Venezuela, let us not forget, is a large country with sincere people, with great people, with an independent government, let us not forget. And we must have relations, just as have relations with India, with Pakistan, with Algeria, with 195 countries in the world. We have relations that are sincere and friendly and close.

While the United States, let us not forget, cut its ties with us unilaterally. They look at us with hostility in a very unilateral way. If they change toward us, there, too, we can solve our problems.

The expansion of our ties with the rest of the world is based on the interest of nations and people, and toward the promotion of peace and justice worldwide.

QUESTION (THROUGH TRANSLATOR): The question I have, you speak of (inaudible) you suspended the enrichment as a precondition. Is it really possible for Iran to consider spending enrichment once negotiations begin (inaudible)? And if you give a positive answer to this, will the leader support that or not?

AHMADINEJAD (THROUGH TRANSLATOR): You actually managed to get two questions in the form of one here.

You see, our position is very clear: We work within the framework of NPT. We seek to define our rights within that framework and nothing more.

I don't quite see why so many people are so sensitive about the "enrichment" word. It seems that this "enrichment" word has become the sort of lingua franca of our time and day.

But let's see, it looks to me that the problem is something else. It seems to me again that the United States government and some European countries should make some changes and alterations in the way they treat the Iranian government and speak with us.

AHMADINEJAD (THROUGH TRANSLATOR): You see, they can't look at our nation as they have in the past 27 years (inaudible) trying to impose their views on us because that's not possible.

But if they recognize that we too, as a nation, have rights that they too recognize international law, well then many things are possible, and the concerns too will be removed.

Again, we have given another suggestion, too. Since they have bombs themselves, they know what bombs are. They're actually more afraid of it, I think.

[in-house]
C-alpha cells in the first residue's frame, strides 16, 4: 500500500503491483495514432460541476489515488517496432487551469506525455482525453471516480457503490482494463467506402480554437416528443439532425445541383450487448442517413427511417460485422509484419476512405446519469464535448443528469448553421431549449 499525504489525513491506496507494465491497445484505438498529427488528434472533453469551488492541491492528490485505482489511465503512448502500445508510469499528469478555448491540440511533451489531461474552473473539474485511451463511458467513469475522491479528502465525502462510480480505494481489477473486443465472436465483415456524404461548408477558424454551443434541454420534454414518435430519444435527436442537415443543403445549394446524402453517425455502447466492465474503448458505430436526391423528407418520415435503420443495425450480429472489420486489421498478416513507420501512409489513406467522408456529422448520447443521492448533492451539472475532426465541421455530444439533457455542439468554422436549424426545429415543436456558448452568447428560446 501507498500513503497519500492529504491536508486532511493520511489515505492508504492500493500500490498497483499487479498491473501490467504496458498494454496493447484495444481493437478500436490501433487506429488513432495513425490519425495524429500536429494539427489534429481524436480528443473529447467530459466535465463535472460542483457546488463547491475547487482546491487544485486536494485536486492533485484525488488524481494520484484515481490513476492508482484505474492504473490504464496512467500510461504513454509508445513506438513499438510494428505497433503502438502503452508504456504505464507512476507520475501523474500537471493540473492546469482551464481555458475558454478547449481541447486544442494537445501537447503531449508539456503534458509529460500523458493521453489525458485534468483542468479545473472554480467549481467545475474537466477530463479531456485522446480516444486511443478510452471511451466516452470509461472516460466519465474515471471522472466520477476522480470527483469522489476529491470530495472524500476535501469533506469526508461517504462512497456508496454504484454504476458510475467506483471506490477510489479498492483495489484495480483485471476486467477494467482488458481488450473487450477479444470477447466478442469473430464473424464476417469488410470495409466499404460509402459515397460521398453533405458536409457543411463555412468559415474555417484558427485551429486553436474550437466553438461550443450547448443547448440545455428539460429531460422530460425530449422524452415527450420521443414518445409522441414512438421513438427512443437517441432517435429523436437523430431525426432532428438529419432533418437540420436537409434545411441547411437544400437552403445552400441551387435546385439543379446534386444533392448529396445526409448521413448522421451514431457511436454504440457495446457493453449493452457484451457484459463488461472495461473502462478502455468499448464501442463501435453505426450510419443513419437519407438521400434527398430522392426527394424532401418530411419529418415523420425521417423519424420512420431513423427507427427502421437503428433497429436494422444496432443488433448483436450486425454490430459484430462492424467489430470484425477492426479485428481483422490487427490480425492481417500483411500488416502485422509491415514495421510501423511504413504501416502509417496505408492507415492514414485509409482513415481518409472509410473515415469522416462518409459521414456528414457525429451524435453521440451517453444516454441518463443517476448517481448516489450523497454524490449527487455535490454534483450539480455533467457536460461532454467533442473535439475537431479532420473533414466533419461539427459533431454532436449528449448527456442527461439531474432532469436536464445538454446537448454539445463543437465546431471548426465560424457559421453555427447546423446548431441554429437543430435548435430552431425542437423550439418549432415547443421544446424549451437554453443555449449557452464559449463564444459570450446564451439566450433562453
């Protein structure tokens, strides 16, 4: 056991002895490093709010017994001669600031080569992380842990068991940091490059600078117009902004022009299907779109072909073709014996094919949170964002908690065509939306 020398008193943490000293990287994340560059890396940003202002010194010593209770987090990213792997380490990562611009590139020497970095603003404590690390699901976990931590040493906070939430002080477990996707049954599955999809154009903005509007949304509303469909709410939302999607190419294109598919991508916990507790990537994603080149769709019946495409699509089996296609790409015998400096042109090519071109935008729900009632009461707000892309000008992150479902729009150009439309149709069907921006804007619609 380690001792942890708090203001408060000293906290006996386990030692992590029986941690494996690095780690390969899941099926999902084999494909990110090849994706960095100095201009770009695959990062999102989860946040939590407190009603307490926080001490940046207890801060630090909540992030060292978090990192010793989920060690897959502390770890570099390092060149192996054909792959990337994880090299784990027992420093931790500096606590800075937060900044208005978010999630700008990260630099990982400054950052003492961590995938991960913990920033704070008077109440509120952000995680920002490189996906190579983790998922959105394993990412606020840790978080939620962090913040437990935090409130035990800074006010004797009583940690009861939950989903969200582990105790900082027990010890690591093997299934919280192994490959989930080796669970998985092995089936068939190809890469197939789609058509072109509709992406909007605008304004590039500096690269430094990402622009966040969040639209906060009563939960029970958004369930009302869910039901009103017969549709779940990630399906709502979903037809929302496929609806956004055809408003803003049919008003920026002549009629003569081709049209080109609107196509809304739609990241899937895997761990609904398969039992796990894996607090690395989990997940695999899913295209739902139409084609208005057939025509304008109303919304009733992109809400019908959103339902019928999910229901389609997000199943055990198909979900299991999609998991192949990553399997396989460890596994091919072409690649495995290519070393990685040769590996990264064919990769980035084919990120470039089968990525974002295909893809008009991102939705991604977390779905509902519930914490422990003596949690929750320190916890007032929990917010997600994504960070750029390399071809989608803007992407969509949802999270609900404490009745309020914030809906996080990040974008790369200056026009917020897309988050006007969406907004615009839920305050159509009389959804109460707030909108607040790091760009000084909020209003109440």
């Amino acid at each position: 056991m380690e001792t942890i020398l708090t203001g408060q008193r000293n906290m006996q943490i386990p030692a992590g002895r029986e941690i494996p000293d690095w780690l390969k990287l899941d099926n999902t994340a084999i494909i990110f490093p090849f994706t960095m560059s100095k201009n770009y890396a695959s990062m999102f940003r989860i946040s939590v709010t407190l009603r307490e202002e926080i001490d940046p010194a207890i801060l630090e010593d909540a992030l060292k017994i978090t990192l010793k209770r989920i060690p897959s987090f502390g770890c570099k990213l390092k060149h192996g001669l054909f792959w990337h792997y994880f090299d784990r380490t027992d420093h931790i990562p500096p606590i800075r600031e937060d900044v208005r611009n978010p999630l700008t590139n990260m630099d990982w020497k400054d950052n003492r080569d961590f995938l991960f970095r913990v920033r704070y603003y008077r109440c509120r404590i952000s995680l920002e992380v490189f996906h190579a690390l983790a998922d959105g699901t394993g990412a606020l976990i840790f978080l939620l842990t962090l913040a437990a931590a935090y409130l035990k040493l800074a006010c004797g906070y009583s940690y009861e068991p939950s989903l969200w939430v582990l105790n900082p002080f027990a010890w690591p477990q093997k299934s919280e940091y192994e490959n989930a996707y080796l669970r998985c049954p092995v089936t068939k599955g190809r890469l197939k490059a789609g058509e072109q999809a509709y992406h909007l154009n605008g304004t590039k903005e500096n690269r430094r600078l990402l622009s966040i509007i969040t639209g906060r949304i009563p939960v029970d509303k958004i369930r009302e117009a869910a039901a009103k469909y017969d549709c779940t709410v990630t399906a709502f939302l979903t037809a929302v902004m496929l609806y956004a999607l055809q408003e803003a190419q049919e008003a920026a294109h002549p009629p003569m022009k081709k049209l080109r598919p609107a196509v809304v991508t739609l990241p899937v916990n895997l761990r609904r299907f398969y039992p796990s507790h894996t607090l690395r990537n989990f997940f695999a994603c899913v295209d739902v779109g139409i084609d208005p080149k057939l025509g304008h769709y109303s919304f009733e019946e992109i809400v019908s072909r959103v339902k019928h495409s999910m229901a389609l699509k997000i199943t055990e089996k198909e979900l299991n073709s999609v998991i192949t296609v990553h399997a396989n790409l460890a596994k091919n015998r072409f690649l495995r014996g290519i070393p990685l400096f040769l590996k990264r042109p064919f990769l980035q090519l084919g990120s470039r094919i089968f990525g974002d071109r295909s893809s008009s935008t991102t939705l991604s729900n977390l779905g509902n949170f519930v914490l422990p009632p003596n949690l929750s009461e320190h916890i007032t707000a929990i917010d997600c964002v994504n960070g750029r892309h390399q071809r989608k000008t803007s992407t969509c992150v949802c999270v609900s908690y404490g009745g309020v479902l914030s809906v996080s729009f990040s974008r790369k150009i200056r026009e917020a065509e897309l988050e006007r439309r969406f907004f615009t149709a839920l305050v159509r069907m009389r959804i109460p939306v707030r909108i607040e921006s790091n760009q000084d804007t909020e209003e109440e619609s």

(LAUGHTER)

They should destroy their arsenal, and I think they'll be less fearful about it. And they'll be less suspicious of others.

(LAUGHTER)

QUESTION: India has always maintained it has a civilizational relationship with Iran. But at the same time, it does not want to see another country in the region develop a nuclear weapon and it's urging Iran not to produce a nuclear weapon.

What do you think of this position, also given India's blossoming nuclear relationship with the United States, your archrival right now?

AHMADINEJAD (THROUGH TRANSLATOR): Well, their suggestion is a good one, because we are not seeking the nuclear bomb. I mean, that's quite clear.

QUESTION: Your Excellency, I'm not a speaker of Farsi, but there is a debate going on as to what exactly you said at the conference on the World Without Zionism.

Did you say that Israel as a state should be wiped off the map or did you say something else? Could you just please specify this, because there is this debate going on?

And if you said Israel should be wiped off the map, that's very scary. If you said something else perhaps less alarming; perhaps you could tell us.

AHMADINEJAD (THROUGH TRANSLATOR): It's quite interesting. I mean, it seems to me that there's a strong Zionist lobby. And it seems to me that I face this question wherever I go. And I have always been ready to answer.

I am not saying that you are a Zionist lobbyist, sir. I'm just saying that wherever I go I face questions like this.

But I'd like to say that we are opposed to aggression. We are opposed to occupation. We are opposed to murder and violence, whoever commits them -- does not matter -- whoever is an aggressor, whoever who is the source for disgracement or is a murderer.

I mean, I'm talking about aggression and occupation as an abhorrent act wherever it occurs, whether in Palestine that is occupied, whether in Lebanon, in Vietnam, in Iraq.

AHMADINEJAD (THROUGH TRANSLATOR): We oppose killing on such scale. And, you know, we have tried to offer some proposals on Palestine: the referendum that I discussed earlier, with the participation of everyone.

Now, when you speak of referendum, you're thinking of a process, naturally. You're not speaking of anything else. It's within the framework of the United Nations Charter.

We do believe that the Zionist role in creating conflict around the world should be thoroughly examined by the media. It is a responsibility. Let us not forget that they represent a complex group, a complex organizational system, that has been the source of many problems.

Now, we cannot force our will on the vast part of the world because there is a small group that has a certain interest related to wealth and power.

Let's not forget that Zionism is a party that, in fact, it has no religious affiliations. They might say that, "Well, we're Jews," but that's really not true and that's not the fundamental foundation of Zionism.

And let's not forget that after all, the prophet Moses, was a supporter of peace, was a supporter of justice. He opposed aggression and occupation, and he opposed war and the displacement of people. He saved the children of Israel, banning Israel from pharaohs of the time, from occupiers from aggressors of the time.